I have a feeling that the FLOSS movement in spirit was constructed in the previous centralised computing paradigm with timesharing systems, and in some sense is left there. I wonder what its corresponding movement of our time would be, now that the pendulum has swung back from the desktop computing paradigm and into dumb terminals over a document format?
@albin As I see it: decentralization.
@alcinnz I think so, but not just that. If they used copyright law and GPL, I think we need to do similar forays into other fields, but I'm still quite fuzzy on the details of what that means.
@lupine For me the code is a means, not an end. The most interesting parts of the free software movement to me were always the slightly utopian visions (and I think they are very clearly widely different) about the societies around and through the code. I can imagine both communal centralised computing and individualised libertarian computing springing from the same roots, just to name two.
Do you have a good source on copy far left?
@Shamar @lupine I'd much prefer no hosting at all. Of course, I agree with your sentiment, and I used to agree with your literal statement about all users becoming hackers as well. I also used to host my own email, domains, web servers, and IRC servers. That was many years ago. Now I use Gmail, Facebook et al for mostly everything, and have almost completely dropped out of the GNU/Linux ecosystem in favour of Apple's software, because it suits my needs better, even if I don't like it.
@lupine @Shamar However, if it's specifically control and accountability you are after, couldn't that be solved through less heavy means than turning everyone into hackers? Also, I think it's worth thinking about how this translates to other fields. According to the same logic, do I also need to be able to produce my own food, or do biotech or medicine? Or is there something specific to software, and if so why?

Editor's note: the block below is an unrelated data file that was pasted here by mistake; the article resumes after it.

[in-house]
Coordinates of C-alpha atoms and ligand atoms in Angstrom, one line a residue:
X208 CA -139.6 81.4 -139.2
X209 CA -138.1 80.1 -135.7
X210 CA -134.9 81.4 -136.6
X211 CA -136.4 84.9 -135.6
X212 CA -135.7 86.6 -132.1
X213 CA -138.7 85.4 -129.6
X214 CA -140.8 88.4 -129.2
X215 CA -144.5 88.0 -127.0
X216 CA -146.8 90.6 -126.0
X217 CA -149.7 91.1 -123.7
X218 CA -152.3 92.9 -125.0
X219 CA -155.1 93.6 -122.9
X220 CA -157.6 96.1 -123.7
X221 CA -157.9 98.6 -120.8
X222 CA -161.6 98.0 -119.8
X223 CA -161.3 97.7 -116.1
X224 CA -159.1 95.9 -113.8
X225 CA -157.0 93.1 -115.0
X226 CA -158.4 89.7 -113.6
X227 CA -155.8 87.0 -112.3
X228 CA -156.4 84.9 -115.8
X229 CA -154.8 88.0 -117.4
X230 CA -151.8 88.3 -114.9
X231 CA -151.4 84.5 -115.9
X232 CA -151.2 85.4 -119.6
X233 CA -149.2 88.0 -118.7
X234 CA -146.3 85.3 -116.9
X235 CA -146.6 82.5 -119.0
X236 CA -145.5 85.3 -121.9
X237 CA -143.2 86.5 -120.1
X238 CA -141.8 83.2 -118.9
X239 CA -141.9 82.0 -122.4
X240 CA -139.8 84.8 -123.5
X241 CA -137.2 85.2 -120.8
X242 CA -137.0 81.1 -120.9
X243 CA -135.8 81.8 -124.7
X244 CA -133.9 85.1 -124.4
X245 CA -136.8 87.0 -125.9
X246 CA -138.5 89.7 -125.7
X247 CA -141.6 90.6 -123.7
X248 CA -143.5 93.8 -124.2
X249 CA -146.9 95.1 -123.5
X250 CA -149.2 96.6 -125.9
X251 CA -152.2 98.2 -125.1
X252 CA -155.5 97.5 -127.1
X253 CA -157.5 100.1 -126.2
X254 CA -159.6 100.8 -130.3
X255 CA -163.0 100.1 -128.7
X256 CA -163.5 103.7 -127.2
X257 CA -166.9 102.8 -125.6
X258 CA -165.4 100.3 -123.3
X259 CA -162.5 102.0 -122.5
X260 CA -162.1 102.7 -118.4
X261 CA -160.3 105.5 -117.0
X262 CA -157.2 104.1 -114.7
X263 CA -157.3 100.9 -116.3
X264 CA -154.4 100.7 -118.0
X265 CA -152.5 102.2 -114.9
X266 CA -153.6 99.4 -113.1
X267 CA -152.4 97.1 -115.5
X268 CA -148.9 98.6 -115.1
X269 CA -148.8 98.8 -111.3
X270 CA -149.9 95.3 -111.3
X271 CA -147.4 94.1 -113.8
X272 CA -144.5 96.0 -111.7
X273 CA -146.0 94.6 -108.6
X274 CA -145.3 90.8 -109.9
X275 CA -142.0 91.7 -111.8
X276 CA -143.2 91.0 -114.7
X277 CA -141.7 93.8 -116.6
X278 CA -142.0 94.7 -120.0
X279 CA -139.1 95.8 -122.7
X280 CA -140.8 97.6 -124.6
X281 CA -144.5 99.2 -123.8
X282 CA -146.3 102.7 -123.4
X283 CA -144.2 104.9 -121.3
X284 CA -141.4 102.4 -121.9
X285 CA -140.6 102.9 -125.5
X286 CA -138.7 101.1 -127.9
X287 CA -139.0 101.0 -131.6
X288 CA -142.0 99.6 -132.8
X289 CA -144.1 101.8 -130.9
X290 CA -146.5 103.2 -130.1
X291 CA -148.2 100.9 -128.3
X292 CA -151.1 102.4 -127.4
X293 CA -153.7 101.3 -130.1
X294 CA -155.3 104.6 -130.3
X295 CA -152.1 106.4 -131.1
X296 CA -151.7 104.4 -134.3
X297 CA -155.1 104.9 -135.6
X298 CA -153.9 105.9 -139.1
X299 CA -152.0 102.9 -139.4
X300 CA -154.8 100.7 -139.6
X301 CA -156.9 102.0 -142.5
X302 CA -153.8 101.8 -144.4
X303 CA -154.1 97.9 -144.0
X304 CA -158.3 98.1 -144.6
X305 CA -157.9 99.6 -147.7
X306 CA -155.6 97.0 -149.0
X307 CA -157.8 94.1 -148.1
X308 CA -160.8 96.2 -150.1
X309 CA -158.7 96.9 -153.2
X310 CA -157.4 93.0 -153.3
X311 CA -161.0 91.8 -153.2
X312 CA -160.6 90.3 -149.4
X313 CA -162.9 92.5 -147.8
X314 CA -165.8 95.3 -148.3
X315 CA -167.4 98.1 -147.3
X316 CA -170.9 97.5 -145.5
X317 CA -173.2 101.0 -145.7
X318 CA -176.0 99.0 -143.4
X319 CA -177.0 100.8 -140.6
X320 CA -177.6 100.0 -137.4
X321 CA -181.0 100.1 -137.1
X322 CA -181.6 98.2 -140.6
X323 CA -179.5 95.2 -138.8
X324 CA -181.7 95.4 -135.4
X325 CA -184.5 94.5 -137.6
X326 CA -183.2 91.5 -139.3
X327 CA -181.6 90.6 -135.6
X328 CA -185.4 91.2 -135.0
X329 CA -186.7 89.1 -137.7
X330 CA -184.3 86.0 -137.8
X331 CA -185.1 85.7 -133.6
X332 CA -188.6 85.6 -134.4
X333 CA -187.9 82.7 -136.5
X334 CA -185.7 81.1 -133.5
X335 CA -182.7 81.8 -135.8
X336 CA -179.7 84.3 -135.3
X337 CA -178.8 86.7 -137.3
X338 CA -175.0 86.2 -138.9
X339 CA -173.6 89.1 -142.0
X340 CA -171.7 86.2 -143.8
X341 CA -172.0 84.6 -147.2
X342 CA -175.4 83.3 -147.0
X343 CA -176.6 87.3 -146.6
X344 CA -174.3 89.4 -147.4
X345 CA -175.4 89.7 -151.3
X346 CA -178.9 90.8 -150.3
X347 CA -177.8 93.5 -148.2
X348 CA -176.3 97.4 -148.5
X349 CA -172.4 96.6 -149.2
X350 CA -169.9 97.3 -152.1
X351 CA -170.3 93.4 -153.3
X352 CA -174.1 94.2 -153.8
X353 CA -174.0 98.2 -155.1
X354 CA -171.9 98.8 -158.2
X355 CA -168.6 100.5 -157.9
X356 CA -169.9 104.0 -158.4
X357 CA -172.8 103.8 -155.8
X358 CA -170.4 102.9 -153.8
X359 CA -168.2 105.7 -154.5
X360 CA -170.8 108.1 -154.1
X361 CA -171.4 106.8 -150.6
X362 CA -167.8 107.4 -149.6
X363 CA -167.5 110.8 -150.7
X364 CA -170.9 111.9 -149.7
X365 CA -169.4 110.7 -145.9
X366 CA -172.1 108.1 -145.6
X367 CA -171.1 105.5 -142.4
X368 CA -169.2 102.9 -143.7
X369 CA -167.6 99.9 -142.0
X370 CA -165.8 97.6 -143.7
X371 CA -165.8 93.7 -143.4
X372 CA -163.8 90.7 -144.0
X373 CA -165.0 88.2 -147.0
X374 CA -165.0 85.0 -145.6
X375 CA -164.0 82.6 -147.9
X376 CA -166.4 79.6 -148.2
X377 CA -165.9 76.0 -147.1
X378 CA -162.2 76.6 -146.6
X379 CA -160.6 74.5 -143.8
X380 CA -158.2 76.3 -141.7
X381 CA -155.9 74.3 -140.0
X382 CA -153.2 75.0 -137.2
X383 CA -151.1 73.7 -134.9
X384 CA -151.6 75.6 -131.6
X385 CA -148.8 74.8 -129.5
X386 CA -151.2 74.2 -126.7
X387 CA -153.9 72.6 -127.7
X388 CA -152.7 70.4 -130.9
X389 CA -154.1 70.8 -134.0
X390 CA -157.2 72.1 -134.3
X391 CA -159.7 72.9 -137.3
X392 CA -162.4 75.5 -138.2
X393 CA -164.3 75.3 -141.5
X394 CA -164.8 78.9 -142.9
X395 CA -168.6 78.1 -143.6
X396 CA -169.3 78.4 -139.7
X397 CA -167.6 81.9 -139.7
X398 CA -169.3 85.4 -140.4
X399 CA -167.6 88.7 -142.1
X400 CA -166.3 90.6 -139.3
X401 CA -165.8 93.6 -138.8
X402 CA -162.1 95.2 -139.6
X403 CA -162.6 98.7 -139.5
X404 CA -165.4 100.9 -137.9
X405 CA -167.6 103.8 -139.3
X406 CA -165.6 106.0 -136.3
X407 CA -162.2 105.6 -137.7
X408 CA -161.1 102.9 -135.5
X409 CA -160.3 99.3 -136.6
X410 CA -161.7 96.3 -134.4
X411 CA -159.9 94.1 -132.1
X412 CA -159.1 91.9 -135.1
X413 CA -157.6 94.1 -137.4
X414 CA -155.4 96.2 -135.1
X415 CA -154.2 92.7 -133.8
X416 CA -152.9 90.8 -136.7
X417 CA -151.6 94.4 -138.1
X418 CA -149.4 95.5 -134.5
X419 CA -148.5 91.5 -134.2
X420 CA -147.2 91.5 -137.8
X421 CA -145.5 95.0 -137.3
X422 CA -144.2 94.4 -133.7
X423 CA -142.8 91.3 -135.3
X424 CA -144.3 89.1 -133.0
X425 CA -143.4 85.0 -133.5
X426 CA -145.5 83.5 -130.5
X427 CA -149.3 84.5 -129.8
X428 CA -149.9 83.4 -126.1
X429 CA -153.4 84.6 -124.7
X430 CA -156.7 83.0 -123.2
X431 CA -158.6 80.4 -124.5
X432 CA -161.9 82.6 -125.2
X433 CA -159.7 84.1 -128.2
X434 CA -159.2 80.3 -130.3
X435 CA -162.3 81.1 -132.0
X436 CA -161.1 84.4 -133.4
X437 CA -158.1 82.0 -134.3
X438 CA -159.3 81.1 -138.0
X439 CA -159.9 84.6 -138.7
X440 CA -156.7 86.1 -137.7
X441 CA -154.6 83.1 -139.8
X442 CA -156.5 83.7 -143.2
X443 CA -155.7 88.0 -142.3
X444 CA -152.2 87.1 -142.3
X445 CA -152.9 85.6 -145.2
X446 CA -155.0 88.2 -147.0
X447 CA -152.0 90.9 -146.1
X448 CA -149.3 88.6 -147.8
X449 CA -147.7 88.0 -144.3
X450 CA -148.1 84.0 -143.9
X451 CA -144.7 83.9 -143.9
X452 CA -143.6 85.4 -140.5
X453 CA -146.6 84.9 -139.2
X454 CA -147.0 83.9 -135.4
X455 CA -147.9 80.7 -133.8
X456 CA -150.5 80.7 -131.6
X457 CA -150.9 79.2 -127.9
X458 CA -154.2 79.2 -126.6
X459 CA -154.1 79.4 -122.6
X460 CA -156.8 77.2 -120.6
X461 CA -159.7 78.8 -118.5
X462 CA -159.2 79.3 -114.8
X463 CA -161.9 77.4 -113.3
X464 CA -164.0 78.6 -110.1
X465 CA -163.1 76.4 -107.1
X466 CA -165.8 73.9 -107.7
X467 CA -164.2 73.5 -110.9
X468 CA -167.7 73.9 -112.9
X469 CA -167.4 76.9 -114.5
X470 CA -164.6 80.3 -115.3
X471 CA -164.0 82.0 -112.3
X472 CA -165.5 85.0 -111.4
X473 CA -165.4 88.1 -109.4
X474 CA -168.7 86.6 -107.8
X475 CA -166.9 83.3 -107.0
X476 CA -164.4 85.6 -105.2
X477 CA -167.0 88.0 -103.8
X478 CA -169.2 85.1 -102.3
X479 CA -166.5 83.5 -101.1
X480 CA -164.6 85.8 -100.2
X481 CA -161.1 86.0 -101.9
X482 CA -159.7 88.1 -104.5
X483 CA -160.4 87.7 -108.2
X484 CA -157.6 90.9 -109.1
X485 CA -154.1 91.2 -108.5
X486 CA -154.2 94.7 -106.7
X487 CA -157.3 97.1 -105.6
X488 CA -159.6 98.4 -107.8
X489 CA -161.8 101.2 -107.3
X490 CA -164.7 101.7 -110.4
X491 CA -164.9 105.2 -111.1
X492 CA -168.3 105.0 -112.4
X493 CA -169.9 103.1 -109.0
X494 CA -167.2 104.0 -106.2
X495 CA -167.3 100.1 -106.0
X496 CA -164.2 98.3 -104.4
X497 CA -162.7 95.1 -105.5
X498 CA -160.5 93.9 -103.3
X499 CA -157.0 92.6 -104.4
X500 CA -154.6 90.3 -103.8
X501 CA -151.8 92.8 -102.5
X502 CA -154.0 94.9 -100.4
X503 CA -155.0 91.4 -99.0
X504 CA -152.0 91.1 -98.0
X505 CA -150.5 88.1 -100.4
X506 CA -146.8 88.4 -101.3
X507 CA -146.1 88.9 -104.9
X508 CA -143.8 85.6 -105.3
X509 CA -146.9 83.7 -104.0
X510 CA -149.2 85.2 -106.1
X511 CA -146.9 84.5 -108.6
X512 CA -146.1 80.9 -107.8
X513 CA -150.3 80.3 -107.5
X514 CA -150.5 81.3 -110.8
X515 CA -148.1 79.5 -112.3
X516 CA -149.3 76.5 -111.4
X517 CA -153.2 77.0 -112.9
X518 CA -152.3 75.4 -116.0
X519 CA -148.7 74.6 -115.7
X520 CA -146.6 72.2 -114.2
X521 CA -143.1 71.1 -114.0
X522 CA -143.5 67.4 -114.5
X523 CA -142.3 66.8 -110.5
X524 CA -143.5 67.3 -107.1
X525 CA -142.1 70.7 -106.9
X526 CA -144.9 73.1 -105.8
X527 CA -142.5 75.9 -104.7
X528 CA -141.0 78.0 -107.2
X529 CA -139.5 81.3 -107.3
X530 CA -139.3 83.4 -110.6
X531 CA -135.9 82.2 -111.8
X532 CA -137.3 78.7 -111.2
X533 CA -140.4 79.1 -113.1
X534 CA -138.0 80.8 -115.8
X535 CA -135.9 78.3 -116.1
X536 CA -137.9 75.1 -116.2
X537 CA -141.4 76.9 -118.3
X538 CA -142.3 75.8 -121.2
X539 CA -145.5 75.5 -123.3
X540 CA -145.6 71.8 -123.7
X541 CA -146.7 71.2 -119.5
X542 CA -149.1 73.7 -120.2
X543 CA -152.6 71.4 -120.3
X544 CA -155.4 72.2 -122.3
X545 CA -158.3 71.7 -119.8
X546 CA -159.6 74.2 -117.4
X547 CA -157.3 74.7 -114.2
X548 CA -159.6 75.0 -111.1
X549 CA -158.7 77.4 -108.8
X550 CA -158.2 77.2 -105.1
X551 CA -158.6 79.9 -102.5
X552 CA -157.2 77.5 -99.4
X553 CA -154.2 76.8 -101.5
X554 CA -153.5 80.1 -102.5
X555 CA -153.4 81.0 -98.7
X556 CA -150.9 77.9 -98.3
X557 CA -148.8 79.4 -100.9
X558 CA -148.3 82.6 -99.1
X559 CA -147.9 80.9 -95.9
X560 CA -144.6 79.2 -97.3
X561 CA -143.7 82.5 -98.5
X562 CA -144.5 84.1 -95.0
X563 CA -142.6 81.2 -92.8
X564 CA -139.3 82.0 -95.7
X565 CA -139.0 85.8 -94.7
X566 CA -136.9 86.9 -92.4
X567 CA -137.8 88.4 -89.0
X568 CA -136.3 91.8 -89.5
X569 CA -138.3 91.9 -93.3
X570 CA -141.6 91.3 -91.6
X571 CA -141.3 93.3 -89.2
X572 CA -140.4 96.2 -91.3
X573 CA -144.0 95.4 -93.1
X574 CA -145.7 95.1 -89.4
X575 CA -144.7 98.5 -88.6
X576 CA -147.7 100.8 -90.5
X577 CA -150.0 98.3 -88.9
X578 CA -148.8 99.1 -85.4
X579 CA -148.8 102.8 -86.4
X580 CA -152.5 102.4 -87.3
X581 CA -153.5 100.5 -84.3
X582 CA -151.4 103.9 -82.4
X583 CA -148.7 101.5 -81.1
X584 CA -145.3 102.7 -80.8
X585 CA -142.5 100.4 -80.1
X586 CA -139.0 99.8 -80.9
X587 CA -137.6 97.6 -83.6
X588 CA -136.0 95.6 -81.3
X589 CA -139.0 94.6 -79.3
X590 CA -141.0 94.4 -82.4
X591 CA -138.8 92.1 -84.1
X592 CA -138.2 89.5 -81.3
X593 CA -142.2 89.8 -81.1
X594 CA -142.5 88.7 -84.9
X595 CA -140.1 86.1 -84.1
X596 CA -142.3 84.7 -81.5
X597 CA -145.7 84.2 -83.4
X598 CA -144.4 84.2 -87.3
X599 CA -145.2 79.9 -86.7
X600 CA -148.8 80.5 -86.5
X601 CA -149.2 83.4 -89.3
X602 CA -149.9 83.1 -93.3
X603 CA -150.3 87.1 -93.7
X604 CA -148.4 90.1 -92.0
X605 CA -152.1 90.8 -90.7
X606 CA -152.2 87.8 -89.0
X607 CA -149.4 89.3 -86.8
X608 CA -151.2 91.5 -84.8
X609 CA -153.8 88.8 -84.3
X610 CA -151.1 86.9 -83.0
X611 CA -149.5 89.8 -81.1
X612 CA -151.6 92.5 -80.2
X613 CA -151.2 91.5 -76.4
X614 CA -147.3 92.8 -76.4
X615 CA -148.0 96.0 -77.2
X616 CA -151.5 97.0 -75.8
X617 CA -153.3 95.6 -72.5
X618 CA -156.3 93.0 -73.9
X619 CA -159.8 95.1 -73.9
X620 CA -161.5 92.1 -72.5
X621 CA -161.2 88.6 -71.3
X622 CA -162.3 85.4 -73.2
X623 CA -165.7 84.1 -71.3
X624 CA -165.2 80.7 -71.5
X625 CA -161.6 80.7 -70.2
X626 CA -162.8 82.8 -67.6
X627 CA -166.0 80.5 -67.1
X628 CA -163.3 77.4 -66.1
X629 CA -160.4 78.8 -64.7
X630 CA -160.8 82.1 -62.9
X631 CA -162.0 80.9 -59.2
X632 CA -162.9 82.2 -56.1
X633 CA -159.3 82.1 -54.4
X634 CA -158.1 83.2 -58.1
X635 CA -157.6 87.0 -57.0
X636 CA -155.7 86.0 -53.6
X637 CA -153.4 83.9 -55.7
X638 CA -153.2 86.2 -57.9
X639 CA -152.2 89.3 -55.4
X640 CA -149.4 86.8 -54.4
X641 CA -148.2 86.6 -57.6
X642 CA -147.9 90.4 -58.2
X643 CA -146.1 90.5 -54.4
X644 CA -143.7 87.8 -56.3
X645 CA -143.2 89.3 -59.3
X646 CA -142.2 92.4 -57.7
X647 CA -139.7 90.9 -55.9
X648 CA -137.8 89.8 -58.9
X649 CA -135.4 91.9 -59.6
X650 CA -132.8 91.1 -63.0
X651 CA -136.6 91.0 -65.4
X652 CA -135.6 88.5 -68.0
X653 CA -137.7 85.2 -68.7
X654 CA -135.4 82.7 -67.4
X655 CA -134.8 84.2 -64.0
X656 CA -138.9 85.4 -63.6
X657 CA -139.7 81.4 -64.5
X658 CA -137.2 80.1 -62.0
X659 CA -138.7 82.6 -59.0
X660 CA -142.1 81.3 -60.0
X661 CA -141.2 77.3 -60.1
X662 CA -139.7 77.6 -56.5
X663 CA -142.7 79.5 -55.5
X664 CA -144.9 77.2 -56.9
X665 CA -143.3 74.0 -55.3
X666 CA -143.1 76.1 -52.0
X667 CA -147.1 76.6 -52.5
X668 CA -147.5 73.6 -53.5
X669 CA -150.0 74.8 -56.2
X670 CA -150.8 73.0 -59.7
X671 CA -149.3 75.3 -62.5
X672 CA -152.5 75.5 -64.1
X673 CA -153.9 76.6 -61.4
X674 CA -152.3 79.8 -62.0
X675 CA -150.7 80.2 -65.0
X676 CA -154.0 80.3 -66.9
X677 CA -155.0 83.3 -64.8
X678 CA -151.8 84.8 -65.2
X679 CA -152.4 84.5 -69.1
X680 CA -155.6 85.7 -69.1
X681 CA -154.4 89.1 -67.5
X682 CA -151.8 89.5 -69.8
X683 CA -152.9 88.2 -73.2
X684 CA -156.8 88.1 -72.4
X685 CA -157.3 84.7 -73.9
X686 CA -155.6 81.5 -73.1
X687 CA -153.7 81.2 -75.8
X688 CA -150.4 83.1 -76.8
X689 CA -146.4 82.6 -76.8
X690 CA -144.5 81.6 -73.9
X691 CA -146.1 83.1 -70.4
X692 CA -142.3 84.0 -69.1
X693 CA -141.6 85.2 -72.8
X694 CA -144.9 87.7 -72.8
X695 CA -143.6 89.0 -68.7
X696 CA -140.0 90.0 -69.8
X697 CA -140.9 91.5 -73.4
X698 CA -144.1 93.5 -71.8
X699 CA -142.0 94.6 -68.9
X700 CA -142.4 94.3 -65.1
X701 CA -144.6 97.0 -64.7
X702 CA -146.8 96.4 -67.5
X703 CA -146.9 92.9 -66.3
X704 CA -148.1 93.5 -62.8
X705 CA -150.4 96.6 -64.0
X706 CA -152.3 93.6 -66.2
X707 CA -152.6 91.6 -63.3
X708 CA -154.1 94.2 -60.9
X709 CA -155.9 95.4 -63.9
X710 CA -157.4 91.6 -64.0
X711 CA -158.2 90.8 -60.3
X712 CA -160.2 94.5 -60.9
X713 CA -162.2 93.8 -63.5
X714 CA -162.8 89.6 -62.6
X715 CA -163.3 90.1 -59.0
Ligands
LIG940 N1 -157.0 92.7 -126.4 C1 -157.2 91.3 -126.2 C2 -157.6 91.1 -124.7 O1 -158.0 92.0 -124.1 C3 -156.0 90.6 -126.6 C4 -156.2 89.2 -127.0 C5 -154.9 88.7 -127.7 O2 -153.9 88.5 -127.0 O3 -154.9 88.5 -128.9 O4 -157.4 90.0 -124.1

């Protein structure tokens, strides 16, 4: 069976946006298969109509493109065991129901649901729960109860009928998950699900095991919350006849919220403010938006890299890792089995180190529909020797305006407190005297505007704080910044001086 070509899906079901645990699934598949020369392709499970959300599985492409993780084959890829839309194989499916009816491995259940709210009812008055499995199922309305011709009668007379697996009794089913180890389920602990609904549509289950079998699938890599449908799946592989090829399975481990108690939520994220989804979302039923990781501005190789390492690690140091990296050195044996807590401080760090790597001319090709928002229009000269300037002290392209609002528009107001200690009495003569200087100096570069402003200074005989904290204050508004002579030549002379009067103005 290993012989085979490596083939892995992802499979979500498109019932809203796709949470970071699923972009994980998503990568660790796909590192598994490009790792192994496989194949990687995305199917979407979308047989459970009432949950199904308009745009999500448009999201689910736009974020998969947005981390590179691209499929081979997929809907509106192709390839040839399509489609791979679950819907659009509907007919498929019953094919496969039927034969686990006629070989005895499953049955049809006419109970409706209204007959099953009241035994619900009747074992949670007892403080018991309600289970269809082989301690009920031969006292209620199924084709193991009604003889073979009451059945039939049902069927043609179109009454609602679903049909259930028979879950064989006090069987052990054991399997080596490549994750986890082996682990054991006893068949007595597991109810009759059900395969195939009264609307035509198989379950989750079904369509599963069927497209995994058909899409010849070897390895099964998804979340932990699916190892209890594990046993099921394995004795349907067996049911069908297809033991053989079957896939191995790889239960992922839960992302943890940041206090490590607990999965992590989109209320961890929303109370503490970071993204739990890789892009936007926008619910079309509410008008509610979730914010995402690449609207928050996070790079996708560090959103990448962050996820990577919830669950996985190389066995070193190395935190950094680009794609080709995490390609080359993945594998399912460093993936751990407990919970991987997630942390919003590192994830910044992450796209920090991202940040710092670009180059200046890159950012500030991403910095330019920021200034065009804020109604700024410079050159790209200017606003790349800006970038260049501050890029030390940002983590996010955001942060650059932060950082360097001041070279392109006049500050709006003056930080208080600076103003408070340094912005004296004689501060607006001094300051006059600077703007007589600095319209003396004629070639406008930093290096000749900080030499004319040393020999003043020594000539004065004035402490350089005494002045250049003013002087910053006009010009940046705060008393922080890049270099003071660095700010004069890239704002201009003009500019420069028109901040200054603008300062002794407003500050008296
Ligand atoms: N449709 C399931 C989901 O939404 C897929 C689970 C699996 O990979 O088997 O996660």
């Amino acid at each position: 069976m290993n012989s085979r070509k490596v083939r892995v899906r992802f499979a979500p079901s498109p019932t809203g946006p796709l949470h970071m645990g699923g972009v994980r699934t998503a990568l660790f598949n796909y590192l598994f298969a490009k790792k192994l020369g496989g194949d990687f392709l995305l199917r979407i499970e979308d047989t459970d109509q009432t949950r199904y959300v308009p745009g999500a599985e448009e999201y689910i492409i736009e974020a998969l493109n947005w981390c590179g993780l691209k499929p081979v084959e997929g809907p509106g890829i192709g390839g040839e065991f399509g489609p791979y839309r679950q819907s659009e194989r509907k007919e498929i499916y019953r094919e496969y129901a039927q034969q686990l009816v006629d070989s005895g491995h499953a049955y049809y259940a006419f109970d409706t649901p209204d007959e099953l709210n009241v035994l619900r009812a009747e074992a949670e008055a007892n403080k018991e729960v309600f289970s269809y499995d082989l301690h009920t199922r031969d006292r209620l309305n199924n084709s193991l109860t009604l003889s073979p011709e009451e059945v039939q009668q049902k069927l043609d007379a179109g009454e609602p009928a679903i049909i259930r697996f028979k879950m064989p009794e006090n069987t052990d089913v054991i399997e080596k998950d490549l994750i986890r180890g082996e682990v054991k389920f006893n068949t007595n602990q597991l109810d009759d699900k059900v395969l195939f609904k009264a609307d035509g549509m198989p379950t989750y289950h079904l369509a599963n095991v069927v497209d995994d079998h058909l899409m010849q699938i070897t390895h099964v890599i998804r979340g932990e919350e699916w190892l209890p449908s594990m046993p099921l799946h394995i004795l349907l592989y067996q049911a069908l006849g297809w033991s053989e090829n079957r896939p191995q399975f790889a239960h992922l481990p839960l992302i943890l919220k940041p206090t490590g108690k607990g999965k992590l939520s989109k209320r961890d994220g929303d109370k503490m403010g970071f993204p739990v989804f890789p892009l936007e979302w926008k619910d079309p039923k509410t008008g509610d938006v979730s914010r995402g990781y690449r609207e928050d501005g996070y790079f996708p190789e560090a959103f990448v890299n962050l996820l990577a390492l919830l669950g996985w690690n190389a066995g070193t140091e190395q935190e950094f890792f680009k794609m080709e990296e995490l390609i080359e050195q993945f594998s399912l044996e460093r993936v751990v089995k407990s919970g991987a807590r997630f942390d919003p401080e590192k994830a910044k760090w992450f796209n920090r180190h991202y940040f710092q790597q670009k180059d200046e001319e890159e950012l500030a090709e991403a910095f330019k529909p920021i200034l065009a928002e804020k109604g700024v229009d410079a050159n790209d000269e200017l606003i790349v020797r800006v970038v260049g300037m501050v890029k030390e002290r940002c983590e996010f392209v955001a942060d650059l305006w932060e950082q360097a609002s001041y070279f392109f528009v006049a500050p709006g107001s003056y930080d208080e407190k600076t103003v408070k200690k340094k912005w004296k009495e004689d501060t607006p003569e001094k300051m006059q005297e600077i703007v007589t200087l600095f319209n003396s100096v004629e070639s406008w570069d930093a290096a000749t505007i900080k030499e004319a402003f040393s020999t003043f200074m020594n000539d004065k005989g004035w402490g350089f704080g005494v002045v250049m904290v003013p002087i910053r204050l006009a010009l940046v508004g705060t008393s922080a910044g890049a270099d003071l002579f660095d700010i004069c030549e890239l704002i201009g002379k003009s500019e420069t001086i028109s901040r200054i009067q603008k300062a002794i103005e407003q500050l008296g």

@lupine @Shamar I'd say what's stopping them is either the produced useful things (systems, experiences, communities, etc) not being possible to squeeze into the commodity form (i.e. not being possible to sell or otherwise make profits from), or them being legally restricted from doing so. If we view code / society / law as three sides of the same coin, this makes sense; code and law both program society, and vice versa.
Dont think we need/want/could have an individualized solution where everyone does it all by themselves
I'm inspired by Community Supported Agriculture, which has quite a variety of models, what I find really exciting are those where the people getting the food are involved, at the level *they choose*, in the resourcing, governance, admin &/or growing
The Solidarity Agriculure movement in Germany is interesting
See linked github issue there
@dazinism That would be roughly the shape of my preferred counter-argument to the "hacking for the masses" as well, but thanks for the link, I have never heard of that before!
@lupine Ah, Kleiner; I should have suspected. I'm slightly familiar with his work, if not this one. Thank you for the link!